Sometimes, it’s good to be backed into a corner.
Like us, staked out here at the corner of “writing kids’ books” and “self-publishing.”
I live here, too. And I love it. I love sharing tools to create excellent children’s books, whether that’s tips on publishing, marketing, or actually sitting down and writing or editing the thing (and getting it illustrated).
Did I mention I have a guide coming out to self-editing your own children’s book? I love every aspect of this process, even editing (and with this book, maybe you will, too).
But it does get lonely sometimes.
It’s a fun corner, but there aren’t a lot of us around. We aren’t very high profile, and there aren’t many folks to keep us inspired.
Then somebody like Sean Platt comes along, a proud indie author who makes his living and supports his family writing his heart out in science fiction, fantasy, nonfiction and more, to the tune of tens of thousands of words a week.
Plus he does a couple of podcasts.
Plus… (get ready for it)… he writes kids’ books. But you’ve never seen his books, and he says you never will. That’s because he writes under a pseudonym: Guy Incognito, a name swiped from a Simpson’s episode.
“Most of my published work is for grownups, so it doesn't make sense for me to use the name ‘Sean Platt’ when writing for children.”
(This guy is less secretive about his pseudonym than anyone else out there.)
As part of the iconoclastic trio behind the weekly Self-Publishing Podcast, and one of the co-authors of Write. Publish. Repeat. (which you really must buy, and here’s why), Sean’s known as a genre-hopper, and some of his stuff is pretty… mature.
That hasn’t stopped him from targeting the junior market; he just branched out and created a pseudonym so he can get those words out into the world without worrying that your kids (or his) are going to stumble across some of his racier books.
The WKB Interview
“Never, ever speak down to your reader. You want to tell the story just as you would for an adult.”
Sean took a few minutes to share his thoughts about children’s books, and about why he’s chosen to use a pseudonym – something you might consider as well if you want to write in several genres without confusing kids or scaring parents.
WriteKidsBooks (WKB): How is a kids' book different from an adult book (the most important difference(s), in your opinion)?
Sean Platt (SP): The most important thing when writing a quality children's title is to never ever speak down to your reader. You want to tell the story just as you would for an adult. The only difference is that you want to frame the narrative within contexts they can understand and relate to. The difference is in tone. The sorts of things I like to say when writing for adults aren't all that different from what I like to say when writing for children, but of course there is no swearing or hyper adult situations.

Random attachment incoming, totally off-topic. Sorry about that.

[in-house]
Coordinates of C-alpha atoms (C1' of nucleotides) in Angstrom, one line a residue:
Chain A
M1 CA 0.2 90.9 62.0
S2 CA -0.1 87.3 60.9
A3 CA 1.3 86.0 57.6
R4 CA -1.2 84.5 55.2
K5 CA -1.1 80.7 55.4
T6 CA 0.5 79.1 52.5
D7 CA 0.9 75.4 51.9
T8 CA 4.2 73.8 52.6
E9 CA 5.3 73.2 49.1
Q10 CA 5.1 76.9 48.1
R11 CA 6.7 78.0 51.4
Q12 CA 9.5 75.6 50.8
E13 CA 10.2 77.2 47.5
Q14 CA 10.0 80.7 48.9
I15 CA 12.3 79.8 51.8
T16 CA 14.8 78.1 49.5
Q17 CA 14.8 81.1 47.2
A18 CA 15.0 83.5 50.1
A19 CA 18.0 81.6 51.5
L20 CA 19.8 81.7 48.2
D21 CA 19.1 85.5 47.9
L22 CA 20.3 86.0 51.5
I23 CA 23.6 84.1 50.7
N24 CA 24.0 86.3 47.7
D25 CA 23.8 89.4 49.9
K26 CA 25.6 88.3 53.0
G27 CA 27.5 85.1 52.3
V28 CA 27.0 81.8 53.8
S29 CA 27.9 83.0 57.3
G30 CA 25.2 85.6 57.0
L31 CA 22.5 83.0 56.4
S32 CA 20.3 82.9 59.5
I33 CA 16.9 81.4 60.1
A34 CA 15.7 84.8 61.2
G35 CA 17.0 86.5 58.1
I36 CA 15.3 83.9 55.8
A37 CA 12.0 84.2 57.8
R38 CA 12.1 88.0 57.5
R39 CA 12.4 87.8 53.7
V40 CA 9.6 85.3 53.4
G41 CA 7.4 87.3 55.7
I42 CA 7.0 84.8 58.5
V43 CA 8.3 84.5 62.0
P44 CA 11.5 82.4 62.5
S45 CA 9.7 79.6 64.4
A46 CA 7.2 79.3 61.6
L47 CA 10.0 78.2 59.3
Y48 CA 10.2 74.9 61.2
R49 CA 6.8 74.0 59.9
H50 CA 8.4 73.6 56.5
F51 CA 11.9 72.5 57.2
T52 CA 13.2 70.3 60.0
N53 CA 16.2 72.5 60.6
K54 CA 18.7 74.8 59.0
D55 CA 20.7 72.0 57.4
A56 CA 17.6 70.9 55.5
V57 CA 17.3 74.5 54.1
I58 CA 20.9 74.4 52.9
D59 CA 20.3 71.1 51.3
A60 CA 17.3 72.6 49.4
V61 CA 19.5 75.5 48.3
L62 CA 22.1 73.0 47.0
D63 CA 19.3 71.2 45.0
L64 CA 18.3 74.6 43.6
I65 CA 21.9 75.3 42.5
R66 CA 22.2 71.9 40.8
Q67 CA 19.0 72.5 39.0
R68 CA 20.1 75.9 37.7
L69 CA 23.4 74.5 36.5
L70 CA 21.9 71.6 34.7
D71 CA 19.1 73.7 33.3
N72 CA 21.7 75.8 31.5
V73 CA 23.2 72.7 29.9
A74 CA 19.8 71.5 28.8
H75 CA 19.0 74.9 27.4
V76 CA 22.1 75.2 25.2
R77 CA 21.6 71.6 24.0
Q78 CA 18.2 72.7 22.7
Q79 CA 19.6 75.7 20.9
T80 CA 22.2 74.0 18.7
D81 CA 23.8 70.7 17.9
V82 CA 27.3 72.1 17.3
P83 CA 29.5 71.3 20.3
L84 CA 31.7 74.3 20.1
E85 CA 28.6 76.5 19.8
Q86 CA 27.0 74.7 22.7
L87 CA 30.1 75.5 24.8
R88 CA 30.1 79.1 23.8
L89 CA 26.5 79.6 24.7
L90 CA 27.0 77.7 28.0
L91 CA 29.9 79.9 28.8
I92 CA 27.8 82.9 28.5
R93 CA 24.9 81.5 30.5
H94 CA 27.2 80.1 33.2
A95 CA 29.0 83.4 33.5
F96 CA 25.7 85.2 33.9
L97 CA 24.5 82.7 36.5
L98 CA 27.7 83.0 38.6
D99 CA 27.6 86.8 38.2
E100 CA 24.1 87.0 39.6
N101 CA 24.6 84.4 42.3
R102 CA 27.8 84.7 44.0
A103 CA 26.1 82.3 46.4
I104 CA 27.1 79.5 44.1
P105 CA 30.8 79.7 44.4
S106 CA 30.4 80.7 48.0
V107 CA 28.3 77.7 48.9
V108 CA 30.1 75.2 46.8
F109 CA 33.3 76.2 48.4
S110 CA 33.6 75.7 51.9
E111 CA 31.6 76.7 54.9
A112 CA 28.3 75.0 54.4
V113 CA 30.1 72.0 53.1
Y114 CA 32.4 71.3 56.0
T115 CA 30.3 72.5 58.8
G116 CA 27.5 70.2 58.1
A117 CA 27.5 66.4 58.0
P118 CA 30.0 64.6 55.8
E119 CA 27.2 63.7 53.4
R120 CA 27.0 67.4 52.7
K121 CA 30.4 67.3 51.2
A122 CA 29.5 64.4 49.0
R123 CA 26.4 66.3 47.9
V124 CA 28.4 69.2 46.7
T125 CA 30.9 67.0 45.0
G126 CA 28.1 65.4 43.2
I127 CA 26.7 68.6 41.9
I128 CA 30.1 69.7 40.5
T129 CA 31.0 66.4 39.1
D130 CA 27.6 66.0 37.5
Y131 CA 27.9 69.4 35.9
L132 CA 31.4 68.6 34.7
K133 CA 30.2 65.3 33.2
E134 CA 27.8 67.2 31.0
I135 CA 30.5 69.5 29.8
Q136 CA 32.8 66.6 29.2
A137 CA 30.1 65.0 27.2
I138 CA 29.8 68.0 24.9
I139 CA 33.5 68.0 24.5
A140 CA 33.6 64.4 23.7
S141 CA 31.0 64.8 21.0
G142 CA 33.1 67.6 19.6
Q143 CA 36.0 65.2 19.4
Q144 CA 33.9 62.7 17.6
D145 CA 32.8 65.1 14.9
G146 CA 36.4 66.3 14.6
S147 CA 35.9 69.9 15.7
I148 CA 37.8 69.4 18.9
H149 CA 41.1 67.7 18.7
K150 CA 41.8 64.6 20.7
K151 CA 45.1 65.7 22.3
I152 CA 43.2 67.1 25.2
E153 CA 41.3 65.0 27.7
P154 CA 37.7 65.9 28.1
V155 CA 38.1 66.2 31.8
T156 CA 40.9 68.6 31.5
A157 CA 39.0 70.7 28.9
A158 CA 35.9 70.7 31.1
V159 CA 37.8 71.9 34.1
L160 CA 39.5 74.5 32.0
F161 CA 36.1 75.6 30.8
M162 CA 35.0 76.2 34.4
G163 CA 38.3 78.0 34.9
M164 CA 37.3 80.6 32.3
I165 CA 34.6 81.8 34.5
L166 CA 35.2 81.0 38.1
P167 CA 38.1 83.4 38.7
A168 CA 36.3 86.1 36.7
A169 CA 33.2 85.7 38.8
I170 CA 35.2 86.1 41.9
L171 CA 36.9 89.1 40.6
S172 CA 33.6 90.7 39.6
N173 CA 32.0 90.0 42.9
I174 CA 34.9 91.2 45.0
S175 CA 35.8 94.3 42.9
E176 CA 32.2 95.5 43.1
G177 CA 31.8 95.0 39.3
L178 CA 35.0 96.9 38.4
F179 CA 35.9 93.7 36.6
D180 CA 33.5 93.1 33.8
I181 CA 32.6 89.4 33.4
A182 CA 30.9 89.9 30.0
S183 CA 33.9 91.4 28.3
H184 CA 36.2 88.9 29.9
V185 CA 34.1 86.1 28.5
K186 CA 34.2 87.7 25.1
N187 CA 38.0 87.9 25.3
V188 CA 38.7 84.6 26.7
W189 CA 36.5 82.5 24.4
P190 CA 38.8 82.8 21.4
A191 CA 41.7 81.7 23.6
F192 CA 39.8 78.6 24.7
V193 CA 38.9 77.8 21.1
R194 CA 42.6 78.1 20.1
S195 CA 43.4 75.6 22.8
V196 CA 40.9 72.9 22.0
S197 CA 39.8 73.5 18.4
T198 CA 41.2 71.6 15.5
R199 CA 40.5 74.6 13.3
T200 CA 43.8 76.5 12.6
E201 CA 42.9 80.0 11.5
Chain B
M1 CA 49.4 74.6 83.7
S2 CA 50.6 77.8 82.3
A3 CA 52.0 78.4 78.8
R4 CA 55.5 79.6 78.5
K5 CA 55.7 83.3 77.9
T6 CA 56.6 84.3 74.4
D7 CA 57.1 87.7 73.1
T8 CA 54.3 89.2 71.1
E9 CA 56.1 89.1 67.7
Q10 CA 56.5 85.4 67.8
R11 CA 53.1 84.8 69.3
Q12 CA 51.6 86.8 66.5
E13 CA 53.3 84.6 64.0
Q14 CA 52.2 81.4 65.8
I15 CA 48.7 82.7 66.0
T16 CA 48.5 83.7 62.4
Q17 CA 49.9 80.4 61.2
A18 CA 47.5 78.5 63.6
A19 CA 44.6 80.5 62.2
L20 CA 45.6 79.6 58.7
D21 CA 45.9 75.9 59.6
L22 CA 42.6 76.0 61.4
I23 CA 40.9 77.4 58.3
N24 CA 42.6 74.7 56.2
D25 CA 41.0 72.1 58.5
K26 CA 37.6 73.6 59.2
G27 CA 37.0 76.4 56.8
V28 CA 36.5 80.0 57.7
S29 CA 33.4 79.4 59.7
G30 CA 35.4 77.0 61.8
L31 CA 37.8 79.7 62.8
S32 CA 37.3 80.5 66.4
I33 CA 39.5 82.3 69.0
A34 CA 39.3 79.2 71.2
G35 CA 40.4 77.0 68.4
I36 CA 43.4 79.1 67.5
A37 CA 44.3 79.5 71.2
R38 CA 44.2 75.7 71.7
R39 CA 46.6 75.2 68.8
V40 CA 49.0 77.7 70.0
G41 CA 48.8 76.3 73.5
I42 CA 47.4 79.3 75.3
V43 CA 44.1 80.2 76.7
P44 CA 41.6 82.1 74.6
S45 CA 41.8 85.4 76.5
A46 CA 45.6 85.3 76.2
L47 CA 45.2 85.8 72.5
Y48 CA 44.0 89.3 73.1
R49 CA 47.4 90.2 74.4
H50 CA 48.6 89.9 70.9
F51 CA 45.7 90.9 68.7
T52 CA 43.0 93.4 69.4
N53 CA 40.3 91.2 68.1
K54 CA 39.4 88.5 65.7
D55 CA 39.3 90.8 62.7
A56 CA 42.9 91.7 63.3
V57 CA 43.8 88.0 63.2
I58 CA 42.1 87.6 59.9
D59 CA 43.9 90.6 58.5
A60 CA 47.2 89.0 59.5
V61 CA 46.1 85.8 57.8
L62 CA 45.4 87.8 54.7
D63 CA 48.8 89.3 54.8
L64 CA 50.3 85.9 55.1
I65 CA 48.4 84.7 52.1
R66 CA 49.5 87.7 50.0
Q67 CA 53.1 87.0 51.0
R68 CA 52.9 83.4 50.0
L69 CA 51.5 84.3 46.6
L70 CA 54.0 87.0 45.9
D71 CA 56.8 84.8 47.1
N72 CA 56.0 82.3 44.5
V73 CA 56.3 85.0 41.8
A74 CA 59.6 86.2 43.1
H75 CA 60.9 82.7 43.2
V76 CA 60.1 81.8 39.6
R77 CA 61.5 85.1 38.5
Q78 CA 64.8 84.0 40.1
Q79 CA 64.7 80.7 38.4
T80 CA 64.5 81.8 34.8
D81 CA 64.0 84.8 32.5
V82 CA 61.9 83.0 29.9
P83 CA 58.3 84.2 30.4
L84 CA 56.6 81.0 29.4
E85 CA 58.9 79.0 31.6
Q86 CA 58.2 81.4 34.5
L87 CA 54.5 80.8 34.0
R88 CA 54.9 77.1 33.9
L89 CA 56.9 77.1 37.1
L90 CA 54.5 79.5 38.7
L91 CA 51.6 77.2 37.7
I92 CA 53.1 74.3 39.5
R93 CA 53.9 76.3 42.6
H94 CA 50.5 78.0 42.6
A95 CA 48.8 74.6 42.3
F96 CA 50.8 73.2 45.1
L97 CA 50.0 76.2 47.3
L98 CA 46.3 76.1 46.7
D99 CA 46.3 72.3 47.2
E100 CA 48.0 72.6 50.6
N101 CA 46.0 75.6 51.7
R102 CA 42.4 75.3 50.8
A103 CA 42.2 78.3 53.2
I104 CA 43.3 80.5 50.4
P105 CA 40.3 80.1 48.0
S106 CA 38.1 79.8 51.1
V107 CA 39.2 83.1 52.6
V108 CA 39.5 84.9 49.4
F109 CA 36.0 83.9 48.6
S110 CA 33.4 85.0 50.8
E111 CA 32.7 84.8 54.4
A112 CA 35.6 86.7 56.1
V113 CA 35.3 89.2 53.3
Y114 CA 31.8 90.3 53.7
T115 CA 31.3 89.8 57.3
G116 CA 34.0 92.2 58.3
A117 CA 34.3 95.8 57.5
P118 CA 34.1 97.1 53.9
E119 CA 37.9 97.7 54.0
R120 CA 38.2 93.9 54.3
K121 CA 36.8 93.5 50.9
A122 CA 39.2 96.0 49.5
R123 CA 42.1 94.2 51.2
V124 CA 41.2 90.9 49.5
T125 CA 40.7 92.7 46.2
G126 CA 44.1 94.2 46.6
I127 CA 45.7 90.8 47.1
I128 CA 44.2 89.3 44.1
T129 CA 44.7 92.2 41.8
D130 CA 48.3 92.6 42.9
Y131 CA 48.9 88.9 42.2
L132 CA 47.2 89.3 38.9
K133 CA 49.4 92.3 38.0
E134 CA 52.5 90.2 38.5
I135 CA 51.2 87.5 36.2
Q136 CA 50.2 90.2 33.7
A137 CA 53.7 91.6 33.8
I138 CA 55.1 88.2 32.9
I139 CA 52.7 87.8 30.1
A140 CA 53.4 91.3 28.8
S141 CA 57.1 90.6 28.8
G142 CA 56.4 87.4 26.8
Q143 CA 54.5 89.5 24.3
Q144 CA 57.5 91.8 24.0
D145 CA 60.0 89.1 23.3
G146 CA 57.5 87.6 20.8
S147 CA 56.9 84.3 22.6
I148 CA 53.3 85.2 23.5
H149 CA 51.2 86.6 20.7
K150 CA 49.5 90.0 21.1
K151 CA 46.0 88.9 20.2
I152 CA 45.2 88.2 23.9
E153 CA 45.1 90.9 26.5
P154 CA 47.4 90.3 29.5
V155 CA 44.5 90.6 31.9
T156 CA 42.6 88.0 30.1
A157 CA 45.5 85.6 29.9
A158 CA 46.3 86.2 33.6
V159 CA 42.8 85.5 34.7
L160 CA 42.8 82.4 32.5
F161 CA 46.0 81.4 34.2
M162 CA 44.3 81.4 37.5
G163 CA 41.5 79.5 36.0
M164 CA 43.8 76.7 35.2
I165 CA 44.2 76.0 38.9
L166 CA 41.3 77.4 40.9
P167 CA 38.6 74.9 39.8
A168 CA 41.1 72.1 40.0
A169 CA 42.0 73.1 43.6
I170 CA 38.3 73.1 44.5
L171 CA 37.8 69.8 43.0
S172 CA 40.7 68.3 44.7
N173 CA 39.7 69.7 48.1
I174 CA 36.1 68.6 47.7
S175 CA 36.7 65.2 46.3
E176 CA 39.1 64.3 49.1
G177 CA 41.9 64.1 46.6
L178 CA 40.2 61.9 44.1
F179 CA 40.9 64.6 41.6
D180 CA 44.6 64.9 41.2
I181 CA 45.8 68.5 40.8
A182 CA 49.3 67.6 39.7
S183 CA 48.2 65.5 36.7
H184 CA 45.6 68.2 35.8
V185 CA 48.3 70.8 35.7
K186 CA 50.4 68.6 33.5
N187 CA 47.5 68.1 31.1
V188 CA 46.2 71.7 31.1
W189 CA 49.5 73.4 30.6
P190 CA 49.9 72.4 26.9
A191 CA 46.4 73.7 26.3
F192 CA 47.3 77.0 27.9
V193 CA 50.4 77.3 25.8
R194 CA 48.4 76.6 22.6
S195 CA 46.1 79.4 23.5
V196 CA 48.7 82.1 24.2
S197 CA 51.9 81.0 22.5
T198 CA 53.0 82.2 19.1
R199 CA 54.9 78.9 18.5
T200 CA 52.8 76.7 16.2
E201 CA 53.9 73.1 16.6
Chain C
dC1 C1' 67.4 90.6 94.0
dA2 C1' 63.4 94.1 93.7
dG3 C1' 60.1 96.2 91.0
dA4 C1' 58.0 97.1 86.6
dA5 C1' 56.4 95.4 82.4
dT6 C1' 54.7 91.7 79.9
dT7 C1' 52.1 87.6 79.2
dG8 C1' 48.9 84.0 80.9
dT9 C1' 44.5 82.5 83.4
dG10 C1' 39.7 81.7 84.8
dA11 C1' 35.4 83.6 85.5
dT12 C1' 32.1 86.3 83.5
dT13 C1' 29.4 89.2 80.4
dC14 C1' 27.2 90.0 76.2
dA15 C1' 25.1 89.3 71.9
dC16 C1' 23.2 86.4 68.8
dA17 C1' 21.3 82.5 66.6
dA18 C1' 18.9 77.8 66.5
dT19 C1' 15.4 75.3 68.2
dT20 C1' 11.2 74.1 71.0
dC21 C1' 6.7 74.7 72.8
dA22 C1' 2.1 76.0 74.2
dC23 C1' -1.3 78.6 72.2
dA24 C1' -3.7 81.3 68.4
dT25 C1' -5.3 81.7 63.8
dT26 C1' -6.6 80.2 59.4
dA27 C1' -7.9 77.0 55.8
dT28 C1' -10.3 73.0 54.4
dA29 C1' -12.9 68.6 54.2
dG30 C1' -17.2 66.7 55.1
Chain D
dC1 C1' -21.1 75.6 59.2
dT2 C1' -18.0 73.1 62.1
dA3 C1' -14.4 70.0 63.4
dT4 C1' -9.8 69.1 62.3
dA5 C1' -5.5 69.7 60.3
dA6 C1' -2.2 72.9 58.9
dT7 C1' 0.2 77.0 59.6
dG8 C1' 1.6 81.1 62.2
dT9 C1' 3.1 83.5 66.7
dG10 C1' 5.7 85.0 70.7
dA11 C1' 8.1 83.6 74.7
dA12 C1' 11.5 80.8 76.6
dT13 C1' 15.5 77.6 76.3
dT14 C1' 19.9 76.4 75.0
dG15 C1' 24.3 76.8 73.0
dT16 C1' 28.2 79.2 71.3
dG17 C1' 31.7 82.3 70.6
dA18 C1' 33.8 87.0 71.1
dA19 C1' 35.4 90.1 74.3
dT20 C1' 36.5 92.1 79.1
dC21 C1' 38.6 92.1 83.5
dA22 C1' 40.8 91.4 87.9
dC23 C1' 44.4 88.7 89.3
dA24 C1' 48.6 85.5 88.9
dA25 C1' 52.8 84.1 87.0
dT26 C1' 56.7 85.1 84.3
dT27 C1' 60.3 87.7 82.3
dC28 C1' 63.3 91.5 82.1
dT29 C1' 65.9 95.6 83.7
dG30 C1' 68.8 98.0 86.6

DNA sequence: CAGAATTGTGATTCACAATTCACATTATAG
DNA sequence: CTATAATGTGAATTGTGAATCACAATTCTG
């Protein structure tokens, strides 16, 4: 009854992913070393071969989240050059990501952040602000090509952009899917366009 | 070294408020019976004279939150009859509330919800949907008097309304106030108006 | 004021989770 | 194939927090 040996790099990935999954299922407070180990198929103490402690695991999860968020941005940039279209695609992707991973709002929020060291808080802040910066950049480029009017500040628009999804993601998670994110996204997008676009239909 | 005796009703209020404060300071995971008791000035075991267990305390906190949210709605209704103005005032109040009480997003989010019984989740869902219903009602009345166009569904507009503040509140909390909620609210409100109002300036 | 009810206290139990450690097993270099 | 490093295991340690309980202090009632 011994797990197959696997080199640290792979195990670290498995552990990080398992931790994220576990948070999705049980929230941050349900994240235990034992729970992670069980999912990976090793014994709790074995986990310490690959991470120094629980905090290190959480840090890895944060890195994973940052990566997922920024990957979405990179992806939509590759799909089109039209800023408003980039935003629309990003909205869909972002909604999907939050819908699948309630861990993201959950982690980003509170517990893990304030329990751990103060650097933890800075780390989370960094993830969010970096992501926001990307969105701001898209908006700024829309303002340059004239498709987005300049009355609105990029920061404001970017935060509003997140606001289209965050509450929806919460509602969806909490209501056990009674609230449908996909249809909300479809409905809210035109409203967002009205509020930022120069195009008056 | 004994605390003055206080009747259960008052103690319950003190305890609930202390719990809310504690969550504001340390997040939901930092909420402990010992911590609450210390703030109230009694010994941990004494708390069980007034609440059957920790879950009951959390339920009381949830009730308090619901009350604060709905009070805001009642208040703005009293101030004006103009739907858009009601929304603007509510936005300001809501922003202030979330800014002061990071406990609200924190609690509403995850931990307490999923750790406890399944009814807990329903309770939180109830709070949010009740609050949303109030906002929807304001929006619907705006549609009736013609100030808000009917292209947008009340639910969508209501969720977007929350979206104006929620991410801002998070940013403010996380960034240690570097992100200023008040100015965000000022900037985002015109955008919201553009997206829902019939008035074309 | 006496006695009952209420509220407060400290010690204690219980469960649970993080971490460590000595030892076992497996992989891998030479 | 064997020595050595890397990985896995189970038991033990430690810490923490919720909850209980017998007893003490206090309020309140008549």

WKB: What is your favorite children's book of all time?
WKB: Since you write children's books under a pseudonym, do you feel more free to branch out than if you used your real name? (And do you worry that children might discover some of your other writing?)
SP: Yes, absolutely. I started writing for children first, but I really love (and prefer) writing for adults. Most of my published work is for grownups, so it doesn't make sense for me to use the name "Sean Platt" when writing for children. Yes, I'm always concerned that someone who shouldn't be reading my adult stories will find them, but I can't let that impede me from creating my best work. I make sure that nothing from Guy links out to Sterling & Stone (our parent publishing company) or me. I'm sure that this costs us growth, but that's a small price to pay.
Sean and his Self-Publishing Podcast buddies recently ran a one-month “Fiction Unboxed” program. For a fee (they funded it through Kickstarter), fans could go behind the scenes to watch them create an as-yet-unplanned novel. They opened up every step of the process, from planning story beats to sharing each day’s raw written text.
The resulting book, The Dream Engine, is a hybrid that appeals to kids and adults. With 59 reviews and a 5-star Amazon ranking, currently #20 in the Young Adult steampunk category, it’s creeping ever higher on my personal “wants” list.
As a parent himself, Sean shared his story of becoming a full-time writer in Writer Dad: Life’s Better with the Right Words. It sounds mushy (and it’s billed as “a love letter to Cindy and Sean’s family”), but overcome the skepticism if you want a closer look at how he’s managed to do it all.
You just might find something in there to inspire you to make the real changes in your life that let you create the life you want as a writer. In any genre you choose to write in.